Terry H. Schwadron
July 21, 2020
The more we hear about the streets of Portland, Ore, the nuttier that situation sounds — on all sides.
But then, in a time when the president of the United States sits for a formal interview and incoherently makes up facts for us, at a time when enough people sneer at masks even in the face of rising deaths, at a time when our government thinks it a good idea to undercut health services, food stamps during a pandemic and threatens to withhold funds for schools that do not open fully when the schools need more money, maybe this is now par for the course.
We’re being played as pawns in an imagined ideological banner-waving war.
Winning or losing aside, we ought to be able to agree on whether any of these strategies and tactics — thought through or not — are effective.
In Portland, demonstrations following the deaths of George Floyd and a long list of other Black citizens stopped by police in routine matters have grown wild enough to be called “riots,” by authorities, though the damage seems mostly minor vandalism to the outside of buildings, including the federal courthouse. That target was sufficient for the Department of Homeland Security to unleash at least 100 unnamed, unmarked customs and immigration agents, who have earned ignominy by snatching people almost at random off the streets to hold them for hours, charge some, and release most — all while ignoring local and state police, the mayor and governor, who asked them to leave.
The demonstrators countered with a linked line of moms who put themselves between authorities and protesters. They were tear-gassed. This is not good,
Sending Secret Police
OK, let’s assert that social messaging demonstrations are most persuasive if they stay peaceful, and that throwing objects, tagging and starting fires just muddy the enforcement waters.
But the response of sending uniformed thugs, untrained in riot control as it turns out, into a tumultuous environment without serious rules of engagement and using the tactics of secret police units fails any measure of effectiveness. It doesn’t work as intended, and it raises a new set of issues for all sides over whether the president has a “secret police” force and against whom to deploy. Also, sending 100?
Worse, Homeland Security looked at several nights of this, and concluded that they will double down — at the order of Donald Trump. The demonstrators have concluded that their job is to keep pushing. The local authorities, including the police, caught in the middle here, have decided to let enthusiastic fires burn themselves out while keep an eye out to prevent more dangerous levels of uncontrolled rioting. In other words, no one is being effective at any goals they want to pursue.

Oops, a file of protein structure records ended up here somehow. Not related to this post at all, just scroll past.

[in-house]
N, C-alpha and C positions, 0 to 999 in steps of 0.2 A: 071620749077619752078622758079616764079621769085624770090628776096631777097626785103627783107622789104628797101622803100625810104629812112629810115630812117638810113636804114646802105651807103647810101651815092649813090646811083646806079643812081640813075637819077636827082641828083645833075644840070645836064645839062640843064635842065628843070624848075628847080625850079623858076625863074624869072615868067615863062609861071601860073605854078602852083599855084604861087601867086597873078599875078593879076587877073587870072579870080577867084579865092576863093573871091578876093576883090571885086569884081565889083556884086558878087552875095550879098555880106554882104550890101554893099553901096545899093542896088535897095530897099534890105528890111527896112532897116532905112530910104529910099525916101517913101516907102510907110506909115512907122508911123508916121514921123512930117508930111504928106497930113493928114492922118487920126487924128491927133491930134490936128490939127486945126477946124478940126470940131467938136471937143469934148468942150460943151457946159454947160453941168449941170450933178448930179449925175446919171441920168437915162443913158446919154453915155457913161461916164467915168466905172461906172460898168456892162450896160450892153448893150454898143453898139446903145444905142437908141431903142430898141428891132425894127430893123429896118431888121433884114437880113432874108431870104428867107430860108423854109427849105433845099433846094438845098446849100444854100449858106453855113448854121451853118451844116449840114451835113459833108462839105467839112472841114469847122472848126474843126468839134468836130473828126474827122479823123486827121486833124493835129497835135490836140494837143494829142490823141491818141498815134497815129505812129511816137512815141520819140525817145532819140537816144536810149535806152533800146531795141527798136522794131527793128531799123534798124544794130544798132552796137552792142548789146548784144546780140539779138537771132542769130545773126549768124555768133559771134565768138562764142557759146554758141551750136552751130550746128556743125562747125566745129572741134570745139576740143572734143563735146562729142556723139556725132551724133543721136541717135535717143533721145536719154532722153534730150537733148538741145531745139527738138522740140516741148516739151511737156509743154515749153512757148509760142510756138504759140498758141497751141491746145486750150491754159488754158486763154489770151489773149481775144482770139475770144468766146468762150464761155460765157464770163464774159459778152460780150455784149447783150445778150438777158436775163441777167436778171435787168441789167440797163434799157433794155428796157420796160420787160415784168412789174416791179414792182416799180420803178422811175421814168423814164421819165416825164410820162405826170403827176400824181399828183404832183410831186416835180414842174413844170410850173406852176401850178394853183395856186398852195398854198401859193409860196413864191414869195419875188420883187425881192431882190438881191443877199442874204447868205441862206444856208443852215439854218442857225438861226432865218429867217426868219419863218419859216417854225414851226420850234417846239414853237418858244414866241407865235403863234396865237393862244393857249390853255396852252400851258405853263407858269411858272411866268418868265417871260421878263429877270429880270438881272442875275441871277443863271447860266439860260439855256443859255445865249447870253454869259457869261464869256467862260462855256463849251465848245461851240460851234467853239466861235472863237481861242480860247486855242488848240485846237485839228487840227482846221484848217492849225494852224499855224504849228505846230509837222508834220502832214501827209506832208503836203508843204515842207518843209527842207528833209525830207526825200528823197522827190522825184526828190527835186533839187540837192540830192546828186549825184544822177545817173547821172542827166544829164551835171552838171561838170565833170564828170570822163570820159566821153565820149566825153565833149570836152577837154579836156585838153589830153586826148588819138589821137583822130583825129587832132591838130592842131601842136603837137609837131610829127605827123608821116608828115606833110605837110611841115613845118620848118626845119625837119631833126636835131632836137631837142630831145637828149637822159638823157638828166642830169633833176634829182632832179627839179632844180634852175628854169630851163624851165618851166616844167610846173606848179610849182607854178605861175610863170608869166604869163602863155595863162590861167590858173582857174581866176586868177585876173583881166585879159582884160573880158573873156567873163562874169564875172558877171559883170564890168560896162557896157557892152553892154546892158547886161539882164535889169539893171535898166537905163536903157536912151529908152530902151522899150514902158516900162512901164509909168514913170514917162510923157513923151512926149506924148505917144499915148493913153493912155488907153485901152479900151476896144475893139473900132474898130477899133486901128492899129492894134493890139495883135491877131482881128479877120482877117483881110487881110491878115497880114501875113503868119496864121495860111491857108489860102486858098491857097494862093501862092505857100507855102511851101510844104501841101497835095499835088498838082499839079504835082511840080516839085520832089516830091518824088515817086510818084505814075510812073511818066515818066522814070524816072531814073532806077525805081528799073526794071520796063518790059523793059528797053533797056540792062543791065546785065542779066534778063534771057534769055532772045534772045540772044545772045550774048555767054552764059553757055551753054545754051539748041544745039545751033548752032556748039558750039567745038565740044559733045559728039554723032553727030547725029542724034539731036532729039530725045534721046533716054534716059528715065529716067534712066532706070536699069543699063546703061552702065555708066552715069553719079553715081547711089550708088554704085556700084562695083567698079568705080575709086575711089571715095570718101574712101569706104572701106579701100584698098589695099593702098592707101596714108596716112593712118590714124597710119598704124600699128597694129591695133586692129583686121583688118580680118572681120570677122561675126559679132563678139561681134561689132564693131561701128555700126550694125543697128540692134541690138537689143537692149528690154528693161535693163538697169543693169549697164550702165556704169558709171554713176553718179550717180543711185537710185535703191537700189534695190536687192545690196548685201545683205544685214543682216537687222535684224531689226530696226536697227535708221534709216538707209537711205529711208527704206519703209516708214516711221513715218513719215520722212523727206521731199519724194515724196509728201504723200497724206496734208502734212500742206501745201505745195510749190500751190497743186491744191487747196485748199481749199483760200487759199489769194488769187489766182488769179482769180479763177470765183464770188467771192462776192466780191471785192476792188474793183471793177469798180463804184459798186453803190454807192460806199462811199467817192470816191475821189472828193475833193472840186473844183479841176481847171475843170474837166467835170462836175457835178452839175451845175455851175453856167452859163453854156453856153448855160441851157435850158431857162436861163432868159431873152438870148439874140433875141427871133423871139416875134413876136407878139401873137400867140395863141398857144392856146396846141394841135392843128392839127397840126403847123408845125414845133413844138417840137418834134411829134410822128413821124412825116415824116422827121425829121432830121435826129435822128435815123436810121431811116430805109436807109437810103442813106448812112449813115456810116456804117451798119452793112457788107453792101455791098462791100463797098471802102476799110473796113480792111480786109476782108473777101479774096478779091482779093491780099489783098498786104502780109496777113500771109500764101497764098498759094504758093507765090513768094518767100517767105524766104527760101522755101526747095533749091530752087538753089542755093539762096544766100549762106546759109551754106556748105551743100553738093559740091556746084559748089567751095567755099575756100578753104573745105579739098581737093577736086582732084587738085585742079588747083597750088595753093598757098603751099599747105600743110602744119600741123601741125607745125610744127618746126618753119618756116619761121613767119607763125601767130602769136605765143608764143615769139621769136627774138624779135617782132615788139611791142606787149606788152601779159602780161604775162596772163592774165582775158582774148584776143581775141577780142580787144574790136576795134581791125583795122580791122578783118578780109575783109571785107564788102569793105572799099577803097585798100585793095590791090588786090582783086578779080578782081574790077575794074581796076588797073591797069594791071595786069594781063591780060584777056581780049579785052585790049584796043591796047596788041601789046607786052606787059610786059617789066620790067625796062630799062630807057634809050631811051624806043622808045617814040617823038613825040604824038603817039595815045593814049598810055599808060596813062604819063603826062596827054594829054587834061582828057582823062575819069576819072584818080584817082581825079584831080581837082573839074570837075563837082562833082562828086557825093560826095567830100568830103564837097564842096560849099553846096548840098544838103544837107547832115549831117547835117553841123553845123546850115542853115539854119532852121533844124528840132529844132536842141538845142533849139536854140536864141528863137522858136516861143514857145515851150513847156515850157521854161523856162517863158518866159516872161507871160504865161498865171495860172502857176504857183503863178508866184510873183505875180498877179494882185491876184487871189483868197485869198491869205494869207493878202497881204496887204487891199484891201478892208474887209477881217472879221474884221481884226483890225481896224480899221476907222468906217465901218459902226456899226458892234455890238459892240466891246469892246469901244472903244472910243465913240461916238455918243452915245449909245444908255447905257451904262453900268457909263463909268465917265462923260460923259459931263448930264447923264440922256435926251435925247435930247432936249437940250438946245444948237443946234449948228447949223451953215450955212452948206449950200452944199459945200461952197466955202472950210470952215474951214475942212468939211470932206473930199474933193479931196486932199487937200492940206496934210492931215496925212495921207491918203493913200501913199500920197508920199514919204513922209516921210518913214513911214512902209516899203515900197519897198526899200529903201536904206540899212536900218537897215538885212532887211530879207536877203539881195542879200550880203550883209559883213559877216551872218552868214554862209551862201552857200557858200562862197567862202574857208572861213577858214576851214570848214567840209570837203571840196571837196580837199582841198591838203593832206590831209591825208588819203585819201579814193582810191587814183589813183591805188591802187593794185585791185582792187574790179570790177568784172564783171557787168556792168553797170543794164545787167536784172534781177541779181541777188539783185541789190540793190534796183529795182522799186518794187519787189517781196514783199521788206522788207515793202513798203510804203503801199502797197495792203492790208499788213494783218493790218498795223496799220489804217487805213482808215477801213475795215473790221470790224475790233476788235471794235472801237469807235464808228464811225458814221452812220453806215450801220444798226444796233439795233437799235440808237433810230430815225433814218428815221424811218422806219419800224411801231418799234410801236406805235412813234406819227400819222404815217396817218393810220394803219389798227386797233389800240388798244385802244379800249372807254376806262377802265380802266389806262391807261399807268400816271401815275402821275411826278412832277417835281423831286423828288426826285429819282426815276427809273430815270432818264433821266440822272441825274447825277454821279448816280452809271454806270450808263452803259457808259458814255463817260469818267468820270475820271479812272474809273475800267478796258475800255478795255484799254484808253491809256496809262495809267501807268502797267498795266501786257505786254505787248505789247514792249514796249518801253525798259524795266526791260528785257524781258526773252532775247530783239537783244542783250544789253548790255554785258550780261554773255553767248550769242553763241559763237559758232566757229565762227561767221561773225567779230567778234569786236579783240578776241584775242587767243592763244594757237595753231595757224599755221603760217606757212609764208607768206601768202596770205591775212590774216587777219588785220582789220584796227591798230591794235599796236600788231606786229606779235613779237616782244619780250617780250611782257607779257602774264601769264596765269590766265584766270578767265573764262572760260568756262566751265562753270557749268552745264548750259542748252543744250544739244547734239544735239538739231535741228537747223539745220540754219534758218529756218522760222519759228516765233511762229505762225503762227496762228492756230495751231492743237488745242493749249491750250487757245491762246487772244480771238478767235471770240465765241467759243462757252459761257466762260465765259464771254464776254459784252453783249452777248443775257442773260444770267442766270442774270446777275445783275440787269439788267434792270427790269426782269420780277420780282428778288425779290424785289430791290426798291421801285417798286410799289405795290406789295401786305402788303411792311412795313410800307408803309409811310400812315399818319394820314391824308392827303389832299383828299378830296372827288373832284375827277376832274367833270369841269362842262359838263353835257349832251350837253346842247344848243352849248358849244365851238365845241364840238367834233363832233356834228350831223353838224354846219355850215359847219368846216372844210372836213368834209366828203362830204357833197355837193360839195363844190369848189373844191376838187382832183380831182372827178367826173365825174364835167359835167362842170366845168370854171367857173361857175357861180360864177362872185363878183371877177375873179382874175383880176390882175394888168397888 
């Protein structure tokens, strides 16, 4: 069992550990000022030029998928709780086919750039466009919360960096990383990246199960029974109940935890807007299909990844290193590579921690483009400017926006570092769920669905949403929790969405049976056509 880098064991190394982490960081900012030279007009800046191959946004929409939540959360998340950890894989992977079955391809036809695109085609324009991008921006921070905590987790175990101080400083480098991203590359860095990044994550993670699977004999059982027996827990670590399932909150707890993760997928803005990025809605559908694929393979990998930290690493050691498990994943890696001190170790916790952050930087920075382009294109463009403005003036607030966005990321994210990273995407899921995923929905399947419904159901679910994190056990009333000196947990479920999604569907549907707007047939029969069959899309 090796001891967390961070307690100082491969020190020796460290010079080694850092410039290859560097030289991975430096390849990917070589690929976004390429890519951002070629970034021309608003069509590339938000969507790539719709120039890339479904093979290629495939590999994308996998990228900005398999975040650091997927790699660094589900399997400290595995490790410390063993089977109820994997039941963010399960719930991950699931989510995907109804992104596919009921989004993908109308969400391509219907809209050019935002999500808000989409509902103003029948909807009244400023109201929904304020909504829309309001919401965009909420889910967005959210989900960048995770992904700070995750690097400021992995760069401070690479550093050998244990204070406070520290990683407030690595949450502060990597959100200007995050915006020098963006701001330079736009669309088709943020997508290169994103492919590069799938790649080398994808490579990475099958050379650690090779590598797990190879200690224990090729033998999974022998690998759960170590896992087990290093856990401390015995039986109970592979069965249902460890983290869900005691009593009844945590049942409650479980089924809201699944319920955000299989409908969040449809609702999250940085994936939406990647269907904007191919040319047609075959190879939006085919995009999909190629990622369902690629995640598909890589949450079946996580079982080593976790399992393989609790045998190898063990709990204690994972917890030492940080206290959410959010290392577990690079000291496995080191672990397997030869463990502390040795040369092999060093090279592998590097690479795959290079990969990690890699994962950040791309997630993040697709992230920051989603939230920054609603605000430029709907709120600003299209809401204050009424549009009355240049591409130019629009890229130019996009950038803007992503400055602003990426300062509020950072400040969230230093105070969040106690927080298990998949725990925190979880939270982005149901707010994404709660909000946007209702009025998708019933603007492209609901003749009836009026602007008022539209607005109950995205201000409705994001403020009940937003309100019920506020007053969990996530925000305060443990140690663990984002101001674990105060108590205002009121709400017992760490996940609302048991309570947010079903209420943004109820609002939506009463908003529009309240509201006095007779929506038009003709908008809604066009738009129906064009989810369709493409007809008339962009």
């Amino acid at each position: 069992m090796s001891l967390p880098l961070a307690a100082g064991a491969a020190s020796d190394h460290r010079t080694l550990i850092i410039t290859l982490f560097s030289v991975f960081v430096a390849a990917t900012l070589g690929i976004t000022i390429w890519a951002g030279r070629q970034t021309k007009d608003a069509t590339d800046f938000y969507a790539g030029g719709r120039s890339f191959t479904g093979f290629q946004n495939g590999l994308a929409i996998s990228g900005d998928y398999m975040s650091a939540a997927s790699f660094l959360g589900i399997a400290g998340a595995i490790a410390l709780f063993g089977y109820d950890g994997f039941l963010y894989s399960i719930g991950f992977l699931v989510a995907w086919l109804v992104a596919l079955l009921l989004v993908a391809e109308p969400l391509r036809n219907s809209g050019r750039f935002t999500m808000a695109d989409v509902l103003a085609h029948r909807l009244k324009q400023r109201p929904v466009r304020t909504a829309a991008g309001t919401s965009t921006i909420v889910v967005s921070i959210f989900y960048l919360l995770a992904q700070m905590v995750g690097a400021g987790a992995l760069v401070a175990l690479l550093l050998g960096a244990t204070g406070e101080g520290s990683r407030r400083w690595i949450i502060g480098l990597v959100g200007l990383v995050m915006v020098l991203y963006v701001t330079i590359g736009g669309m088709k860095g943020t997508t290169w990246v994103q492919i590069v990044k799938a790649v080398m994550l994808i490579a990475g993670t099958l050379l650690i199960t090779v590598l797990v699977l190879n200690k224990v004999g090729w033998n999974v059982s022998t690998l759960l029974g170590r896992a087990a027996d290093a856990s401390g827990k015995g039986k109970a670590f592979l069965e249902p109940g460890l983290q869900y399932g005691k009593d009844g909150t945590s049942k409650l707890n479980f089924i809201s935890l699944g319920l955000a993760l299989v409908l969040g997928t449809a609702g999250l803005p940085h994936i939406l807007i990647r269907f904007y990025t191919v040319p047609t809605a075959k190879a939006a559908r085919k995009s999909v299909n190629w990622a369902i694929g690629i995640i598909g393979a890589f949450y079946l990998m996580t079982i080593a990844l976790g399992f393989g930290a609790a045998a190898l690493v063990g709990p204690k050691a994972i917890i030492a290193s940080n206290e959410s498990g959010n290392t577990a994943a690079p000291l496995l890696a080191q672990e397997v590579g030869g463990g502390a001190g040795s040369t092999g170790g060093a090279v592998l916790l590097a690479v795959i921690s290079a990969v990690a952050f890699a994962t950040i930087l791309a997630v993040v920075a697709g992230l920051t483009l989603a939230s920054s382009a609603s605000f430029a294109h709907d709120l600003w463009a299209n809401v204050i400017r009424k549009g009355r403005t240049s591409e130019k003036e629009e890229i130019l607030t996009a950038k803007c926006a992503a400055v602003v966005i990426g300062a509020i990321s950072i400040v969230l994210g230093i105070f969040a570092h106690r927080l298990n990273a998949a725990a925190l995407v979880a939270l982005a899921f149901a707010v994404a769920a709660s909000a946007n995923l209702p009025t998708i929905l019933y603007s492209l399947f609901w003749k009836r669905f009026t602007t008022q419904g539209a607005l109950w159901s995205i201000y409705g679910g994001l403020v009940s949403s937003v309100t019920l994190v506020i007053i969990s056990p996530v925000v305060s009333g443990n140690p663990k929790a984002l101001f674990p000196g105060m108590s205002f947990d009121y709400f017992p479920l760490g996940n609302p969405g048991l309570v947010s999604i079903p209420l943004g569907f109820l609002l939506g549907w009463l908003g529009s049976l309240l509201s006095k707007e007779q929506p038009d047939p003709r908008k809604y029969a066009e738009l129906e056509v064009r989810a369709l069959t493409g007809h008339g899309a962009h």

It seems unwise if not pointless to continue nightly attacks on an empty courthouse, and more than unwise to send unmarked agents to snatch people from the streets. That’s the stuff of the worst of authoritarian governments — you know, the thing American values say they oppose.
Here’s Kenneth Cuccinelli, acting deputy secretary of the Department of Homeland Security, saying that his agency had deployed tactical units from ICE and Customs and Border Protection to defend federal buildings in Portland and other unnamed cities. “You can expect that if violence continues in other parts of the country, the president has made no secret of the fact that he expects us where we can cooperate or have jurisdiction to step forward and expand our policing efforts there to bring down the level of violence,” Cuccinelli said.
How much better off we’d be if the federal authorities, starting with Trump himself, could bring himself to look at the issue at the heart of the protests — a systematic bias built into governmental, financial, health, housing, job and education institutions that results in keeping a knee on the necks of Black and brown communities.
Instead, as we have been seeing repeatedly, Trump turns to unequal Law & Order in pursuit of the defending a Trump agenda first, and justice, in any of its forms, almost never. In his contentious and long Fox News interview Sunday with Chris Wallace, as in its own unrestricted, unchallenged speeches and tweets, Trump comes down time after time in defense of Confederate legacy over the complaints of Black Lives Matter, on his insistence that whites suffer more police abuse than Blacks (this is a good thing?) without reference to population, that policing is not biased, and that the spread of coronavirus is only the logical result of widened testing. It was nonsense, and Wallace successfully called him on it.
Trump, down in political polls, is lashing out. Therefore, there must be enemies to use as props in his reelection effort. Demonstrators who choose at this moment to attack a federal courthouse as the locals watch is too rich a target for Trump to ignore.
But nothing here is getting done: The protests continue, and next are deployments to new cities.
So, too, is a pending election that Trump is seeking to undercut with opposition to mail ballots, international relationships, congressional coronavirus aid and destruction of environmental protections. Trump could win an election for National Wrecking Ball in a heartbeat, but in solving problems, not so much. Remarkable weekend recapitulations in The New York Times and The Washington Post outlined exactly how the Trump administration and the richest country on Earth lost control over coronavirus, for example.
Unleashing secret federal agents is merely adding objectional behavior and confusion into the mix. It is not stopping the message of demonstrators, nor are demonstrators nor local officials intimidated. Instead, the Portland mayor and Oregon governor now have sued the feds.
What have we gained? How many of these do we need to show ineffectiveness?